Tarangam is an indispensable and traditional repertoire in Kuchipudi style introduced by Kuchipudi doyen Vedantam Lakshminarayana Sastry who is also known to have initiated women to perform the Kuchipudi art form. Tarangams are mostly taken from Krishna Leela Tharangini of Saint Narayana Theertha's famous compositions. One such masterpiece being performed today begins with slokham taken from Krishkarnamritham and musical verses from Krishna Leela Tarangini that describes Krishna's adolescence in Brindavan with Radha and other Gopis at the same time describing his protection to women as ultimate reality and always prevailing and the repetoire culminates with rasaleela of Krishna. The highlight of this item is the rhythmic movement of the artists in entwined toes known as padabedas and dancing on a brass plate. Set to Ragamalika and Adi talam, music set by Smt. Sweta Prasad and choreographed by Guru Deepa Narayanan Sashindran, Kuchipudi Parampara Foundation.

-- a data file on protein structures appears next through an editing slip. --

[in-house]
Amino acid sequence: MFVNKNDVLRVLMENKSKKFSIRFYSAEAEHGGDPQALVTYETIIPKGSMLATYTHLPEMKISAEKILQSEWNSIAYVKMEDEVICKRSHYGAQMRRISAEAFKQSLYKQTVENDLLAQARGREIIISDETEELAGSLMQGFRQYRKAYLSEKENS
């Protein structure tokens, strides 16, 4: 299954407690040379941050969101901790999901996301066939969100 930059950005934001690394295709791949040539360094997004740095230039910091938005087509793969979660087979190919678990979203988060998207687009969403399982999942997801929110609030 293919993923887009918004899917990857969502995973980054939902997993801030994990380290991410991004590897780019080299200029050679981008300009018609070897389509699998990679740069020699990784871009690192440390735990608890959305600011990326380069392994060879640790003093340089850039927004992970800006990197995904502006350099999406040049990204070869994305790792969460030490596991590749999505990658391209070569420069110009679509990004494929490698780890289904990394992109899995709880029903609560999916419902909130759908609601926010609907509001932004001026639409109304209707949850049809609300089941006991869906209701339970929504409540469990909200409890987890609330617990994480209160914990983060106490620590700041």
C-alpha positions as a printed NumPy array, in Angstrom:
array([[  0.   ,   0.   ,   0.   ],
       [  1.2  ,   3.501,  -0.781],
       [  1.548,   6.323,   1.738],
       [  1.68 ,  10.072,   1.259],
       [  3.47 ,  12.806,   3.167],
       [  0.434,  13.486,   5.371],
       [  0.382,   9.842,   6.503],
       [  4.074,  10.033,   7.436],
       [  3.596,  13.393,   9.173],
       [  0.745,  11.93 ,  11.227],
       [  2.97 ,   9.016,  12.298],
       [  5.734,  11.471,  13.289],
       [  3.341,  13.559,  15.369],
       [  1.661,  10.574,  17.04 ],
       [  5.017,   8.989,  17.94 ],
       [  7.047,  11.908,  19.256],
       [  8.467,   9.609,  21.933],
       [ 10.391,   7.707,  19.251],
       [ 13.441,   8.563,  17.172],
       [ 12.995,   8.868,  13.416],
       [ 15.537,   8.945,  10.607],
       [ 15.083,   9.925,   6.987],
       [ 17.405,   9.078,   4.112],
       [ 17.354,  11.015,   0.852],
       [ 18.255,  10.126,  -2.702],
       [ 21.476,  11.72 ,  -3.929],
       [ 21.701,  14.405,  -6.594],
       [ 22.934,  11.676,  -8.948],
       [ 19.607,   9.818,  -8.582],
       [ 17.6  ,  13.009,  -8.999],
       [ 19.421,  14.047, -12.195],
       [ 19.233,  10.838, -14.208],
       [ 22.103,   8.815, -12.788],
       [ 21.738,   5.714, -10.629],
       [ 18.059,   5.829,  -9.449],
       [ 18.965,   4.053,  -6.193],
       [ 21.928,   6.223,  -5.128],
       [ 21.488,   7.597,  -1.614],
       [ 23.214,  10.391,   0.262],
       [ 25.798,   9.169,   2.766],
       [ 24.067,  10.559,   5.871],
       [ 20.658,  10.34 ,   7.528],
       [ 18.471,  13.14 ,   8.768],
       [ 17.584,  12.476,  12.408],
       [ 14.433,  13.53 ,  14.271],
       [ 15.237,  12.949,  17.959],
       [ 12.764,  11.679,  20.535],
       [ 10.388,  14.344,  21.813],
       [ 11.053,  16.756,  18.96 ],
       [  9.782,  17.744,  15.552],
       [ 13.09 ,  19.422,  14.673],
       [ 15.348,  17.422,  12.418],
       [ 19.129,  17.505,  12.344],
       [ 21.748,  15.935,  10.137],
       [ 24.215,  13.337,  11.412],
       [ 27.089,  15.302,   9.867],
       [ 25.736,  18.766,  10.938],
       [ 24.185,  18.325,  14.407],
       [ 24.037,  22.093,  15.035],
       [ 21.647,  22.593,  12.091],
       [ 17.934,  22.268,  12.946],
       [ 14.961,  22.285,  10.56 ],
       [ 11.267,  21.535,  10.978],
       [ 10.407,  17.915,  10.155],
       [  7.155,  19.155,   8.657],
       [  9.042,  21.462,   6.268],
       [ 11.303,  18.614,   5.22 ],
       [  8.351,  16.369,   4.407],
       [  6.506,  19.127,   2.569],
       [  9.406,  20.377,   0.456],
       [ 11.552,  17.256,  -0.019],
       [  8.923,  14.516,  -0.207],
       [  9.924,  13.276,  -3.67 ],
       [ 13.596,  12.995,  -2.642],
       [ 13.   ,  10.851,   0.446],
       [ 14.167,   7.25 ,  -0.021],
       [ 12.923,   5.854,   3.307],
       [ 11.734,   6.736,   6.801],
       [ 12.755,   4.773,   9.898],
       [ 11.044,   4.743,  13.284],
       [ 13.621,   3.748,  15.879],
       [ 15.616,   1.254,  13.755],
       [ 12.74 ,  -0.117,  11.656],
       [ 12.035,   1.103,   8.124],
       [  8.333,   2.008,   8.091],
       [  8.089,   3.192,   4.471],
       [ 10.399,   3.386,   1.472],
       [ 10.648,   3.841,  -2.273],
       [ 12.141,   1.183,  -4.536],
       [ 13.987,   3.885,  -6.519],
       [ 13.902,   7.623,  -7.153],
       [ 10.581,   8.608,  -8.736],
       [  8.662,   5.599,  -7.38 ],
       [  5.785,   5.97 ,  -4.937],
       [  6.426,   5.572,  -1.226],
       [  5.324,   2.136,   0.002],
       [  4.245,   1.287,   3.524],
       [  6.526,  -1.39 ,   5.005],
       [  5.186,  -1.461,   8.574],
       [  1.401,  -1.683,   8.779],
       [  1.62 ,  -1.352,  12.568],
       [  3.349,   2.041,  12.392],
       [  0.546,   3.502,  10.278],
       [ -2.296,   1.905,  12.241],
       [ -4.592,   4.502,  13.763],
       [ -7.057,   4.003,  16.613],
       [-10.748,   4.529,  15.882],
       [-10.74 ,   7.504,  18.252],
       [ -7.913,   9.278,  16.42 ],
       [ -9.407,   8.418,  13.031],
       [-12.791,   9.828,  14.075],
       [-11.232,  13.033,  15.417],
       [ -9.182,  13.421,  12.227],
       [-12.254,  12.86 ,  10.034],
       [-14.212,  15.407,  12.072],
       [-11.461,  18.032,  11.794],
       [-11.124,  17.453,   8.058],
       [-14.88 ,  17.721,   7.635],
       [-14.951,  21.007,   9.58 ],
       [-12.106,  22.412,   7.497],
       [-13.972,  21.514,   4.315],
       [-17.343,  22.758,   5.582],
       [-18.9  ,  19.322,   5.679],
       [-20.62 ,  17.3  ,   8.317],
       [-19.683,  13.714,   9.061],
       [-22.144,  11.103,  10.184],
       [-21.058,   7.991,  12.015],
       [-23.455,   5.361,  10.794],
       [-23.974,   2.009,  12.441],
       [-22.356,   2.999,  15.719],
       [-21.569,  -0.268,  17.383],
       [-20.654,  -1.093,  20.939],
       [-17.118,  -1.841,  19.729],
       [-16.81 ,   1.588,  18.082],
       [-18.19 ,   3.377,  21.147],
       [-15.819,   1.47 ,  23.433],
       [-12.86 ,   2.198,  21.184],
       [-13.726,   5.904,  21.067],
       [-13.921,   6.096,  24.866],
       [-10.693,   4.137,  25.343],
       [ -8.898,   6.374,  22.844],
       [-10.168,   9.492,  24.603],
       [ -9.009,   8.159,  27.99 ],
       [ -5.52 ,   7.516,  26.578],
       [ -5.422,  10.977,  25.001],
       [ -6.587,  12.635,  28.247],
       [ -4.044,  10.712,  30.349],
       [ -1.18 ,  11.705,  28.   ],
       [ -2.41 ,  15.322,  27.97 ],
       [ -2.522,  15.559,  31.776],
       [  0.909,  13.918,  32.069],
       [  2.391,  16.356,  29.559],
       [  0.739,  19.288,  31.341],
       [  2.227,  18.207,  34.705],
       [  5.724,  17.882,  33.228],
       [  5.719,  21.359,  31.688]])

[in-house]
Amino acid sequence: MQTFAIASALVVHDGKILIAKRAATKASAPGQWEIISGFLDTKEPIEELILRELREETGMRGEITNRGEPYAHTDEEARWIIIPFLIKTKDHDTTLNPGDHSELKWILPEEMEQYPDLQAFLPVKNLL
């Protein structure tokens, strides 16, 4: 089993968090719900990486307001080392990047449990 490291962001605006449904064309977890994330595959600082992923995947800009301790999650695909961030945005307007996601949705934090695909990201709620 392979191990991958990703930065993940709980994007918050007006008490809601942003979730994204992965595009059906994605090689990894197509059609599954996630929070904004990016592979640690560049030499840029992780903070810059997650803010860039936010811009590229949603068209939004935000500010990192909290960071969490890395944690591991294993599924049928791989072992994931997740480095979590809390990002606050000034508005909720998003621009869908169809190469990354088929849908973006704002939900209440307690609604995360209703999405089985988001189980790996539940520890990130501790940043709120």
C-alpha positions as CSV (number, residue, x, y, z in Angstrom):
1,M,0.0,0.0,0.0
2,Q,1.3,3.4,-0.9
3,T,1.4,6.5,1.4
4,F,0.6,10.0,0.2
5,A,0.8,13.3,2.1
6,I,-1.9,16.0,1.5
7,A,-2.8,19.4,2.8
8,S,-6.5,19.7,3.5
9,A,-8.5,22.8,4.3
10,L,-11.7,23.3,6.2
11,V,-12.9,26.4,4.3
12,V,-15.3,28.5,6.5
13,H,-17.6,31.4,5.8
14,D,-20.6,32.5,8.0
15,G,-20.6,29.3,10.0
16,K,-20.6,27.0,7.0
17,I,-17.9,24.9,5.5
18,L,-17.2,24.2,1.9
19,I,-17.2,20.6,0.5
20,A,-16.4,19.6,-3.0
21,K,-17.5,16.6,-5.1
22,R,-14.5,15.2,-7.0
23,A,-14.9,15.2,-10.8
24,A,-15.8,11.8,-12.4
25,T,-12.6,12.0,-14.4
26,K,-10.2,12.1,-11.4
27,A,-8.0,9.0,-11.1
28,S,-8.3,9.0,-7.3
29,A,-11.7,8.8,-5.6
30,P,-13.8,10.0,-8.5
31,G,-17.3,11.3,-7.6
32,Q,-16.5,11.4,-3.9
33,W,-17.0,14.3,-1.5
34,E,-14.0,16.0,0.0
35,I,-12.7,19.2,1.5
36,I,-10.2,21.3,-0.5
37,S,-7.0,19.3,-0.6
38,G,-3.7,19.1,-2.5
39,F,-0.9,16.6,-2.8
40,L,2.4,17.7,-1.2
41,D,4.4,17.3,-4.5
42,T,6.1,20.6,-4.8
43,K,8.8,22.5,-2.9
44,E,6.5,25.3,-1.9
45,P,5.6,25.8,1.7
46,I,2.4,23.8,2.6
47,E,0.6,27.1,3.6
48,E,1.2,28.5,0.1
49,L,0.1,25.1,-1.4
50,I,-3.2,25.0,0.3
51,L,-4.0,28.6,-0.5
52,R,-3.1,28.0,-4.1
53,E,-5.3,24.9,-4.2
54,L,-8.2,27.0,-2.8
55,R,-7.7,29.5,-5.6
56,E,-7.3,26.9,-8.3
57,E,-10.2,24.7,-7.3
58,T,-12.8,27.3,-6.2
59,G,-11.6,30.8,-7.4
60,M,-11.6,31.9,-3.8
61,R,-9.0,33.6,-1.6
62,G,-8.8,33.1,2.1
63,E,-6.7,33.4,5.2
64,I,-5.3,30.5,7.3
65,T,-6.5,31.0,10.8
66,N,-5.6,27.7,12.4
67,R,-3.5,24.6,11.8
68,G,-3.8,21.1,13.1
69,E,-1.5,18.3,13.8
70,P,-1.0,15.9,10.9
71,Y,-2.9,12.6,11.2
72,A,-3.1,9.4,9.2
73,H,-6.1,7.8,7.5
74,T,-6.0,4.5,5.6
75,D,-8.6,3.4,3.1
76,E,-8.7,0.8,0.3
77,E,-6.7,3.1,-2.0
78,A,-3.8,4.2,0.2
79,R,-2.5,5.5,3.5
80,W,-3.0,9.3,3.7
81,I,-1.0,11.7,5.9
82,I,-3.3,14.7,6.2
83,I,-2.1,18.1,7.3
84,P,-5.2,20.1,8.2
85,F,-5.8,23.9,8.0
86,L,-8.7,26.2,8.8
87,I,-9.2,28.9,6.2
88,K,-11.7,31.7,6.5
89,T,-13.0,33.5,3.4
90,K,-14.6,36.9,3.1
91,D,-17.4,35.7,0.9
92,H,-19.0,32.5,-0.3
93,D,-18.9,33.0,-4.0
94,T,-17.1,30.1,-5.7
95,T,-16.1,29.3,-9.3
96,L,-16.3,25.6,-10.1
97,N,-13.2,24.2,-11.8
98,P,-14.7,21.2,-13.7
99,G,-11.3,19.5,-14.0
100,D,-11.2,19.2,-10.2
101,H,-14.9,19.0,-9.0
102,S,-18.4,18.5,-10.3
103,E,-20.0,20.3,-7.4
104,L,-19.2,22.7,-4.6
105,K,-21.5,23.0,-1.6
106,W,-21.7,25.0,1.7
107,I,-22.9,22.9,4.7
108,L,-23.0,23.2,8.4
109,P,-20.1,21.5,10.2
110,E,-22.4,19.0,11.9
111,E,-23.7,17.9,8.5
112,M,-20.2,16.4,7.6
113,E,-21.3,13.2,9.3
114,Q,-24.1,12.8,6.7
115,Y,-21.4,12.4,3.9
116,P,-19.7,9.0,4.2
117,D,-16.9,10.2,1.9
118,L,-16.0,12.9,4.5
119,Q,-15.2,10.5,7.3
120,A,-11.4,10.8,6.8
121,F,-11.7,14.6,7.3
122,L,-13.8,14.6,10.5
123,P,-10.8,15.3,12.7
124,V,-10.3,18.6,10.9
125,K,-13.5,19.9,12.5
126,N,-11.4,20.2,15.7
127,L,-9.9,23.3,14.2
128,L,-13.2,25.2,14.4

It was a day well spent immersed in Art – me and my daughter enjoyed every performance and I am already eager to learn the Tarangam presented by my Guru 😊